In order to prepare the public opinion for the outcome of the trial which was decided in advance, the defendants were branded as Mihailovists and Bulgarophils[10]. In New Macedonia, a newspaper close to the regime , in an anonymous article it was announced that the defendants could not be Macedonians, since they possessed Bulgarian and 'vrhovist' literature, found with them during their detention[11]. G. Kalauzarov was deprived both of his identity card and of his passport. One night the windows of his house were broken with stones. He also received an anonymous threatening letter with a warning that he would be punished because of his struggle for the disintegration of the (already non-existent) Socialist Federal Republic of Yugoslavia. The families of the arrested were not informed for more than 10 days that the detained had been taken to a prison in Skopje. During the preliminary inquest the defendants suffered physical and mental torment. The indictment was handed to them only few days before the beginning of the trial. Although the trial was declared open to the public, the Macedonian police did not allow several buses carrying members of VMRO-DPMNE, who intended to offer moral support to the defendants to arrive. In front of the court house hundreds of citizens gathered, but none was admitted to the trial. During the first recess, the two journalists from Bulgaria attending the trial were evicted. At the trial the group was accused of being Mihailovists and Bulgarophils. During the questioning the prosecutor called the defendant Zhivko Petrushev from Tetovo, by the family name Petrushevski. The defendant objected: "My name is not Petrushevski, my name is Petrushev and I am a Macedonian Bulgarian[12] ". (IIM has a taped record with the statements of one of the defendants). One of the defendants, sent a letter to the Bulgarian president Zhelio Zhelev, signed with the alias K. Veleshki, (His name is known to IIM) where he stated:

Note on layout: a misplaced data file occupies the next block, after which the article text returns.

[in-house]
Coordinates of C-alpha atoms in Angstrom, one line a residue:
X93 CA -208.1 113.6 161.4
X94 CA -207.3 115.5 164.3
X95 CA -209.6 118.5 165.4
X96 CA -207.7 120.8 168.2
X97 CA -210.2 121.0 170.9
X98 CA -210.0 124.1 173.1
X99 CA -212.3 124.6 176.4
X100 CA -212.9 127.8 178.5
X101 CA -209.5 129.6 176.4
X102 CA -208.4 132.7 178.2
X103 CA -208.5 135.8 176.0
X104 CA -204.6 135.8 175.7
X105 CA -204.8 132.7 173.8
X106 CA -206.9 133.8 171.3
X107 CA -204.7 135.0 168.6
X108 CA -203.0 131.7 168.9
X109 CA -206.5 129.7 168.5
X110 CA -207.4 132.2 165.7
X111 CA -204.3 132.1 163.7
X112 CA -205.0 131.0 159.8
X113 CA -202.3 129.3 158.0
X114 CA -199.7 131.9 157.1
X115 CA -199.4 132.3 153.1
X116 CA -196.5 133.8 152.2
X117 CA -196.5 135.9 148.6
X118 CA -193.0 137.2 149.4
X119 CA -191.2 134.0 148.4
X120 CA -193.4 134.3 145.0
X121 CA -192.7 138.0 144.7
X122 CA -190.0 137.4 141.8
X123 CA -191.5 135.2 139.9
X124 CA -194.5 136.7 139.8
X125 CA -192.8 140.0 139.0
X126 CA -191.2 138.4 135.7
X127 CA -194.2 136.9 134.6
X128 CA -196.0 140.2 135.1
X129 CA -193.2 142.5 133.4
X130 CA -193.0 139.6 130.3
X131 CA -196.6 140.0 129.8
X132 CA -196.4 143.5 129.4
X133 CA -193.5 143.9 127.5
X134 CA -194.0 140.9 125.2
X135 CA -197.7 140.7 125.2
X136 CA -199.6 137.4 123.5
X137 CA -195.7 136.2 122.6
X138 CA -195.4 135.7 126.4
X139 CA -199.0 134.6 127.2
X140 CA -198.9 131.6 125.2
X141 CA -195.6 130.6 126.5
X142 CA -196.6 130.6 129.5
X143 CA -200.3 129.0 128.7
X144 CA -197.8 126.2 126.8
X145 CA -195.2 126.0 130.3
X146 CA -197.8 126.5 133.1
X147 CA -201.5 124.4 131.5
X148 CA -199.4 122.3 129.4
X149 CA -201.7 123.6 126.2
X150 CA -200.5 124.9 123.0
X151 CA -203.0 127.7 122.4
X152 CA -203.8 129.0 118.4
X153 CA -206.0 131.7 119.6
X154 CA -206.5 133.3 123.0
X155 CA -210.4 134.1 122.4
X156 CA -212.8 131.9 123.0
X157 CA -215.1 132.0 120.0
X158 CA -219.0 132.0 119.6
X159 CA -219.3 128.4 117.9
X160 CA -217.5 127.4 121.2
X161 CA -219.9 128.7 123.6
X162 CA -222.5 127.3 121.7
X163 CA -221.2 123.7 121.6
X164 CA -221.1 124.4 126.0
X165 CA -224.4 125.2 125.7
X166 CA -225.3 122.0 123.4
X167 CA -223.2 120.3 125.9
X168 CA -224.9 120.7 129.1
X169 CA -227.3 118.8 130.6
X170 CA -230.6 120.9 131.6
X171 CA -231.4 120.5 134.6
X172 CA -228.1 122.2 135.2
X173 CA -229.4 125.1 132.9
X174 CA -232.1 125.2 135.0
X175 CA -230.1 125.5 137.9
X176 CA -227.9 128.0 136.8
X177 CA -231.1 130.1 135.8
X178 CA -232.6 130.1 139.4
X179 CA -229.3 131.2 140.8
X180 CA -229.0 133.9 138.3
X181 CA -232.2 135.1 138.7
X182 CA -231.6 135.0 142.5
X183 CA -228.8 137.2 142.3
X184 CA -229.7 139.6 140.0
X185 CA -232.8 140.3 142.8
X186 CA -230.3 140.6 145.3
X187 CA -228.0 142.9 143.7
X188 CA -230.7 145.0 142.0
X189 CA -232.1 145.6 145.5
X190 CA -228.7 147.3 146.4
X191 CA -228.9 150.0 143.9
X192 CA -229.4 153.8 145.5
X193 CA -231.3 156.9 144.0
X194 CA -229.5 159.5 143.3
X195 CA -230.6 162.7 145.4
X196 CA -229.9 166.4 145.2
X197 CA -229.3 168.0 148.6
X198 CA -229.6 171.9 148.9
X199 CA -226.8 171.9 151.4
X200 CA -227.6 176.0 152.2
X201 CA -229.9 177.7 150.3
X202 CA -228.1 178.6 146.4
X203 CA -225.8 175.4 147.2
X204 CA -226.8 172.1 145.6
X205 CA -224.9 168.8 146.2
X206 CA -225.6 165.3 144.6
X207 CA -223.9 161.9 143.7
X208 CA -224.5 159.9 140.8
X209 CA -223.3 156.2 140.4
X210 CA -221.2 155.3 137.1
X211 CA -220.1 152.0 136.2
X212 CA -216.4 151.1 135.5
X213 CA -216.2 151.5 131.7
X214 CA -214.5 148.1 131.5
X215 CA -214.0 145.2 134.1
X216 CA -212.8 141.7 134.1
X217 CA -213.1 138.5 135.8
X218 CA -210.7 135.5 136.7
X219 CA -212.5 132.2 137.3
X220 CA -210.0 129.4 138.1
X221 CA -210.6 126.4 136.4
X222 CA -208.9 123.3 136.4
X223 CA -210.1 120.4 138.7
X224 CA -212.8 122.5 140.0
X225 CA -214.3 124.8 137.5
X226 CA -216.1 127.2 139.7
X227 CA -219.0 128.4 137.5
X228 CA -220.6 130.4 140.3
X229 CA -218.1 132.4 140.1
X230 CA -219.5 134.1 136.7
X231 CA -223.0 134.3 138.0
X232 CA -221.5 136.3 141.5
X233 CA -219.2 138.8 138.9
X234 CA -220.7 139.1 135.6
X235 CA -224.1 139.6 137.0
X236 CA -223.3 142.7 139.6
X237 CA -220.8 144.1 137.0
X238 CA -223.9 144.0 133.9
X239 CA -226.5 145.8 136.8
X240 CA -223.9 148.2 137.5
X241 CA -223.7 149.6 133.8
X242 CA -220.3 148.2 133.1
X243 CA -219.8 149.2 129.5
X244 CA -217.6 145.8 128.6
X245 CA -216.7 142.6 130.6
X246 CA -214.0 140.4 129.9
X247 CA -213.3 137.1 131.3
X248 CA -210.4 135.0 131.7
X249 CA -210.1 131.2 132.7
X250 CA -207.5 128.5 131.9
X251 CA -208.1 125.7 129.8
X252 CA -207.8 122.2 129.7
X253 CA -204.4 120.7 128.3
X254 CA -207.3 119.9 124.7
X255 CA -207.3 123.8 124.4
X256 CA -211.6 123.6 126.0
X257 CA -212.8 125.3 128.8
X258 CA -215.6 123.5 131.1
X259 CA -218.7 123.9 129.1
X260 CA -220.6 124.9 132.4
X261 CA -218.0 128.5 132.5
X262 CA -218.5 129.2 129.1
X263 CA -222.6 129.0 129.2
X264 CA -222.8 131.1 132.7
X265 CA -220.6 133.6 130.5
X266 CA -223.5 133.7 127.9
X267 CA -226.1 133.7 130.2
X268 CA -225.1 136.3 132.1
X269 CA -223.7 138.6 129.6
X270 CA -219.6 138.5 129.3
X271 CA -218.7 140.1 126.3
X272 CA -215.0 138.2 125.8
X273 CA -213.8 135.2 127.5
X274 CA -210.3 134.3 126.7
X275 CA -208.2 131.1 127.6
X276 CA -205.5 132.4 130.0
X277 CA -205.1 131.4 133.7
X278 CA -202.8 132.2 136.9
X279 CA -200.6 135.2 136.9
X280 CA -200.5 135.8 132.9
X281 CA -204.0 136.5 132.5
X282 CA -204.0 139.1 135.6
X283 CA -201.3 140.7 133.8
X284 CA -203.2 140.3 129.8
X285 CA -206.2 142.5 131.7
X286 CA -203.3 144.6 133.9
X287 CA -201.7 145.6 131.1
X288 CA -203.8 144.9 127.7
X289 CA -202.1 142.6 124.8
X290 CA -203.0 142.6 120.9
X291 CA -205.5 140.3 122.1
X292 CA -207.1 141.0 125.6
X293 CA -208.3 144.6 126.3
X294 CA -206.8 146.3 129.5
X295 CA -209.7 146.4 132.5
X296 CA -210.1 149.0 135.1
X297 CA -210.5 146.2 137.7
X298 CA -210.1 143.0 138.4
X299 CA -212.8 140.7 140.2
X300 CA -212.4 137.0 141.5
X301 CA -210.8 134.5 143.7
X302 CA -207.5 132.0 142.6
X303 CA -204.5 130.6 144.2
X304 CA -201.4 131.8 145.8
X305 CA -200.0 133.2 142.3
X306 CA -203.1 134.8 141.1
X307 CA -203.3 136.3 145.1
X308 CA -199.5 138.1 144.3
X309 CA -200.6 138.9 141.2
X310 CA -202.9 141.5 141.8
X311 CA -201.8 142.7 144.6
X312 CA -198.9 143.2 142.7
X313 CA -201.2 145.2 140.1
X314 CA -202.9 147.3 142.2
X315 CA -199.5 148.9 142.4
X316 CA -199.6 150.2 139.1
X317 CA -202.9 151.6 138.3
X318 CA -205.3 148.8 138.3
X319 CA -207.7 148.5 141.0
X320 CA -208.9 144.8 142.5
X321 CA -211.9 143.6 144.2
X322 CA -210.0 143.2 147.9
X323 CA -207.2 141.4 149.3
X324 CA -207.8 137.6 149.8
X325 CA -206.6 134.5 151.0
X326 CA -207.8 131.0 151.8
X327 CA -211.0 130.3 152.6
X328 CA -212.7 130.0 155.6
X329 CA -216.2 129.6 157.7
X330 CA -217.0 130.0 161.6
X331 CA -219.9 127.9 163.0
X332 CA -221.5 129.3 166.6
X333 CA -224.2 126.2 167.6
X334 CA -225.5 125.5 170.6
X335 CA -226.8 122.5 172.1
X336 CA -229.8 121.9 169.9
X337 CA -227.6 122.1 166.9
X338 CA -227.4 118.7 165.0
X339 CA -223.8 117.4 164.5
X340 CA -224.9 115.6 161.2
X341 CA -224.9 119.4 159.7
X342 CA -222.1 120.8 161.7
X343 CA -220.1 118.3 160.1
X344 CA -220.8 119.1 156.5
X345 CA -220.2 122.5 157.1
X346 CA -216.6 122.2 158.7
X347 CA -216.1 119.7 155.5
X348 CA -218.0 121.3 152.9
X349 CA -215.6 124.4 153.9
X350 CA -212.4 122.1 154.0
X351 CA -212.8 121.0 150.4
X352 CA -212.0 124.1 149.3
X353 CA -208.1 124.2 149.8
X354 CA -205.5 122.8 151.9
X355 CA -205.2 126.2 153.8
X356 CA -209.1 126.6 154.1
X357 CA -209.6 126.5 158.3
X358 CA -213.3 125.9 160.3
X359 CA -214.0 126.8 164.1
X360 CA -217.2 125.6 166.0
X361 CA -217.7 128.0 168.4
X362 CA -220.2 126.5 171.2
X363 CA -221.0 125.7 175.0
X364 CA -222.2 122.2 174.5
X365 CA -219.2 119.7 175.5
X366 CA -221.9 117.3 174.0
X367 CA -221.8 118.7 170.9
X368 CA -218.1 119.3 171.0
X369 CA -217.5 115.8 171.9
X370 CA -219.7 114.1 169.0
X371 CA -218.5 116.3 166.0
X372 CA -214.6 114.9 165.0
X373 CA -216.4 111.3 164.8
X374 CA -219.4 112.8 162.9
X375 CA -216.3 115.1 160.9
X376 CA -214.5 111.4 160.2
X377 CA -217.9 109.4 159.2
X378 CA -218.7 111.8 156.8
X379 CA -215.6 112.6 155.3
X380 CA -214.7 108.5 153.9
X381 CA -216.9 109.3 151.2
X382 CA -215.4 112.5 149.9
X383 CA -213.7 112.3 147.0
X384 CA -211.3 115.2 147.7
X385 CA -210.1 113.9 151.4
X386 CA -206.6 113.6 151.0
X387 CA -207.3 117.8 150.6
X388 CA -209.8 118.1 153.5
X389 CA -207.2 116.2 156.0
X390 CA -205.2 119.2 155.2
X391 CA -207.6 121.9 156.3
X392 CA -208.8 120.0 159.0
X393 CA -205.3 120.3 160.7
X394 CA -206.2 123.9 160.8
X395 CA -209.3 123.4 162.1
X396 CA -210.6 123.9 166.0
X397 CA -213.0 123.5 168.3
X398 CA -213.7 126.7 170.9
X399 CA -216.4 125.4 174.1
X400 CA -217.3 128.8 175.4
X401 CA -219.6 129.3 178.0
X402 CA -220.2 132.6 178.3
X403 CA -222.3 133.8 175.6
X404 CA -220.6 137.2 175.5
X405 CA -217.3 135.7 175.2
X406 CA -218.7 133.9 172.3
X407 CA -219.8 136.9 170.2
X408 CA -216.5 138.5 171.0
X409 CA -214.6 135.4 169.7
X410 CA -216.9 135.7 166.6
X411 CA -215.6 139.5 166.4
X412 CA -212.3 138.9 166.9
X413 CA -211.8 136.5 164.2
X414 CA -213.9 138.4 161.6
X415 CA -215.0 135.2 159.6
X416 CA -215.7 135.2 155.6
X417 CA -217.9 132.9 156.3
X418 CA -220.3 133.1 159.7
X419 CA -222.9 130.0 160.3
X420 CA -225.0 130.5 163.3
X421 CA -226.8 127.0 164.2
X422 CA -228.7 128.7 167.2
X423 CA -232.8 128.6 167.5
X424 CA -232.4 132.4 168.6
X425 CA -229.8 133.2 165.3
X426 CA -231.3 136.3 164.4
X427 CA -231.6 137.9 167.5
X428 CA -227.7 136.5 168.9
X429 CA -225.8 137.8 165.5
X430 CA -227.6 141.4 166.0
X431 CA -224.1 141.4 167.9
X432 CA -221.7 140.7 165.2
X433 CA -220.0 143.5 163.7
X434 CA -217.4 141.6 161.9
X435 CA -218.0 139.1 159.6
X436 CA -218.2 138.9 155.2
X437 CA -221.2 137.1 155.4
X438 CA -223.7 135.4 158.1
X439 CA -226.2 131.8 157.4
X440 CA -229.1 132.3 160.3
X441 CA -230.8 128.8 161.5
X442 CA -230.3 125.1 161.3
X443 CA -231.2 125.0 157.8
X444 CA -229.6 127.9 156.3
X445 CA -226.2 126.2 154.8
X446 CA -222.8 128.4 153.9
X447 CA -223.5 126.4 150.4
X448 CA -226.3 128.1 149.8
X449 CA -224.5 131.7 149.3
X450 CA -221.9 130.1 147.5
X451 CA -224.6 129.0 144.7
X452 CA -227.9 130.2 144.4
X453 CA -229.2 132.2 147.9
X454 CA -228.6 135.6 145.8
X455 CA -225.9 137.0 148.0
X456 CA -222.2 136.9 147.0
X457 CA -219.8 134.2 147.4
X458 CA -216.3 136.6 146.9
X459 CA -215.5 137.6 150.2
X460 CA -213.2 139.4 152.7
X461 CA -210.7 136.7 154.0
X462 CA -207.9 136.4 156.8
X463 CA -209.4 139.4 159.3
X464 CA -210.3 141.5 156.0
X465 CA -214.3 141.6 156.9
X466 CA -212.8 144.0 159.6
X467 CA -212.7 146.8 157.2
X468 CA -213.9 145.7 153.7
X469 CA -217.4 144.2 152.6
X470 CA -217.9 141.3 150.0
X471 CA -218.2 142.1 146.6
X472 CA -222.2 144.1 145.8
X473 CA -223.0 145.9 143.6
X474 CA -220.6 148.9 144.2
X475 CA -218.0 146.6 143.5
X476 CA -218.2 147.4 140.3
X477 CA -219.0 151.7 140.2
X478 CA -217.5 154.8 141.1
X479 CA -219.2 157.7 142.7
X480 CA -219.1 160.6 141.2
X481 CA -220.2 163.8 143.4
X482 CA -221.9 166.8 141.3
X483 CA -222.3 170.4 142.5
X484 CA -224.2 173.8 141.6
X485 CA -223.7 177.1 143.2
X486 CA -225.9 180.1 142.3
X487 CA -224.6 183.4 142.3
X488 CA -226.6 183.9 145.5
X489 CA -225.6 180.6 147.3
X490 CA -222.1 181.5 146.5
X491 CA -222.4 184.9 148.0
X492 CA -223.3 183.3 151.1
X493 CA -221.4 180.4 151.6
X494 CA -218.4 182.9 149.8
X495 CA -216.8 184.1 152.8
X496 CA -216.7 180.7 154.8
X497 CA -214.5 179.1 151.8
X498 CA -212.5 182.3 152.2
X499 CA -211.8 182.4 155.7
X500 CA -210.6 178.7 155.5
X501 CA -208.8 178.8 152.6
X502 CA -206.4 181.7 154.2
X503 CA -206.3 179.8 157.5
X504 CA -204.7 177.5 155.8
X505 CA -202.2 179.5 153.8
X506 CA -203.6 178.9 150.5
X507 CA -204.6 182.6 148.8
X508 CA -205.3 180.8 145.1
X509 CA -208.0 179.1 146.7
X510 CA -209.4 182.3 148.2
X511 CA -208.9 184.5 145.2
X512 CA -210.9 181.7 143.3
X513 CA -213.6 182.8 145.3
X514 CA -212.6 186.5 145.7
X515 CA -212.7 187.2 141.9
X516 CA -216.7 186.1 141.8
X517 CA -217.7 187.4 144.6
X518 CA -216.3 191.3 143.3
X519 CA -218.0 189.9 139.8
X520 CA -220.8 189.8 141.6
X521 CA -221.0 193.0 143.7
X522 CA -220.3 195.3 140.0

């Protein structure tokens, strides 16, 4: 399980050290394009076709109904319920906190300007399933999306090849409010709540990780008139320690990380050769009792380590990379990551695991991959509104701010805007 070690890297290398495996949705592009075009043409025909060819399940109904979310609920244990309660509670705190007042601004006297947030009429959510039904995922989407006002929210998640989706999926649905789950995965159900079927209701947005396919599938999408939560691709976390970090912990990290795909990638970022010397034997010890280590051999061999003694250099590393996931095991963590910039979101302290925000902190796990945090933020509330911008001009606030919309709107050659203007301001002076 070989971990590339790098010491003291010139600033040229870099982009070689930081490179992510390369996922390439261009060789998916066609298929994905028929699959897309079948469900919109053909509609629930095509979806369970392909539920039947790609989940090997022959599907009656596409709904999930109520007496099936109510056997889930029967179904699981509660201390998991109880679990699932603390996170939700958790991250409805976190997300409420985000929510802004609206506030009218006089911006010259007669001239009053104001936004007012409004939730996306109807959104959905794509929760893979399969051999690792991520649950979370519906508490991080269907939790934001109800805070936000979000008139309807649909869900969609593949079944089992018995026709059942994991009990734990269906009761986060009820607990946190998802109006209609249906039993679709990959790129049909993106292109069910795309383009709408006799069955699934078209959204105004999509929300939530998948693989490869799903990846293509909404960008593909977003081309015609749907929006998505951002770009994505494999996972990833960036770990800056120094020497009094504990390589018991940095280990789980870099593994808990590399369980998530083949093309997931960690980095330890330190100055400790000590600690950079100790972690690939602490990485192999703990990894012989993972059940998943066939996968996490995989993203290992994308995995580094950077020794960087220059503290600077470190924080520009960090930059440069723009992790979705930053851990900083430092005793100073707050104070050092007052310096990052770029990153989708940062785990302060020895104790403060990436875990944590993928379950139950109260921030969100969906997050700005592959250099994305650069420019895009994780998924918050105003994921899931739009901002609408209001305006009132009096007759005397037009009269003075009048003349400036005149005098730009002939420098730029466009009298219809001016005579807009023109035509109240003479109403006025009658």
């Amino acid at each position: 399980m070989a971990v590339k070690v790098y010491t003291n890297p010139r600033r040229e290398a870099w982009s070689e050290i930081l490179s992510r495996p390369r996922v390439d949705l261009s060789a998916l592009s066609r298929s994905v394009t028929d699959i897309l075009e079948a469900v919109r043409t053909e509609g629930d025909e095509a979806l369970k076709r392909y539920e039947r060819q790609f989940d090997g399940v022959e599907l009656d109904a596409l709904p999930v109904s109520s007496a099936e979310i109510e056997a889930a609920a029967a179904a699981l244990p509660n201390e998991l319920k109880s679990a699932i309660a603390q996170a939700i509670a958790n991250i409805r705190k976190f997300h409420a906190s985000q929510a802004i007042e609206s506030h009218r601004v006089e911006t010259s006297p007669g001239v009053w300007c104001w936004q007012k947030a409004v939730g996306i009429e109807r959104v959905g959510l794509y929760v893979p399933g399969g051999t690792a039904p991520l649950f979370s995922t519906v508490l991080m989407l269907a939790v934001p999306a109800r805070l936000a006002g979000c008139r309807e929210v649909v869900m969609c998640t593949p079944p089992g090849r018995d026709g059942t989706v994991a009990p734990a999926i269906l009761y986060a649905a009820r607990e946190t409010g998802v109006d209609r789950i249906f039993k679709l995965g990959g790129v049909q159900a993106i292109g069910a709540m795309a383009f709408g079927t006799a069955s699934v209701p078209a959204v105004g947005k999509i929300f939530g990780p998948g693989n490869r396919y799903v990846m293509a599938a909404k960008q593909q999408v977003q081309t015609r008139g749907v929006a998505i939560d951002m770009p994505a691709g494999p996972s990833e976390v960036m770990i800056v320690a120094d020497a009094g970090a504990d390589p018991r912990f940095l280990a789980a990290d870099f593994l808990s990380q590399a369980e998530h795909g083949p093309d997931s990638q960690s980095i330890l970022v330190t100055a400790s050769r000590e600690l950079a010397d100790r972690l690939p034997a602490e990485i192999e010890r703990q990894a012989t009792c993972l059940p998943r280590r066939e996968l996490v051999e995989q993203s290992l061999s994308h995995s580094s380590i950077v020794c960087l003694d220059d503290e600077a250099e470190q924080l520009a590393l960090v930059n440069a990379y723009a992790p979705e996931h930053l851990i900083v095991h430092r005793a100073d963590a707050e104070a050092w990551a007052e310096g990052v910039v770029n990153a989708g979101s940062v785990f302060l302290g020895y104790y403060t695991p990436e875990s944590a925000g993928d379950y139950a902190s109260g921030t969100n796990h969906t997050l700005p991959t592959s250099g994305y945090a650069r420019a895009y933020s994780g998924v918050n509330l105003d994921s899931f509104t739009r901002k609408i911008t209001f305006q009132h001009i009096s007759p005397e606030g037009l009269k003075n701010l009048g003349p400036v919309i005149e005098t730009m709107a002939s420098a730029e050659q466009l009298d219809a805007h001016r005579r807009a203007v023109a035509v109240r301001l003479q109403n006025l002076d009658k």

"In Macedonia the cause of the Bulgarian ethnic awareness is not lost. On the contrary - it is reviving again now, and we want this revival to be felt by all of the Bulgarian people". [13]

The campaign against the defendants continued during the following years. The only accusation was that the activity of the group:
"could have caused great bloodshed at the hands of the then Yugoslav National Army, especially when the dangerous terrorist, in the face of SFRY (Socialist Federal Republic of Yugoslavia) burned the Yugoslav flag on 29.11.1991". [14]

In fact this charge was made three years after the secession of the Republic of Macedonia from Yugoslavia. The methods used in the propaganda campaign were similar to the ones used by the frequent anti-Bulgarian propaganda campaigns during Tito's times: "Krum Chushkov (one of the defendants) as a student and as a disciple of the occupying royalist Bulgaria, entered the 'Brannik' organisation, in about 1945, with a group of intellectuals he was under trial for allegedly preparing to commit acts of terrorism. Later he became friends with Kalauzarov".[15] The devious deviousness is evident from the fact that in 1945 the 'Brannik' organisation was already disbanded, and so could not have been active in Macedonia.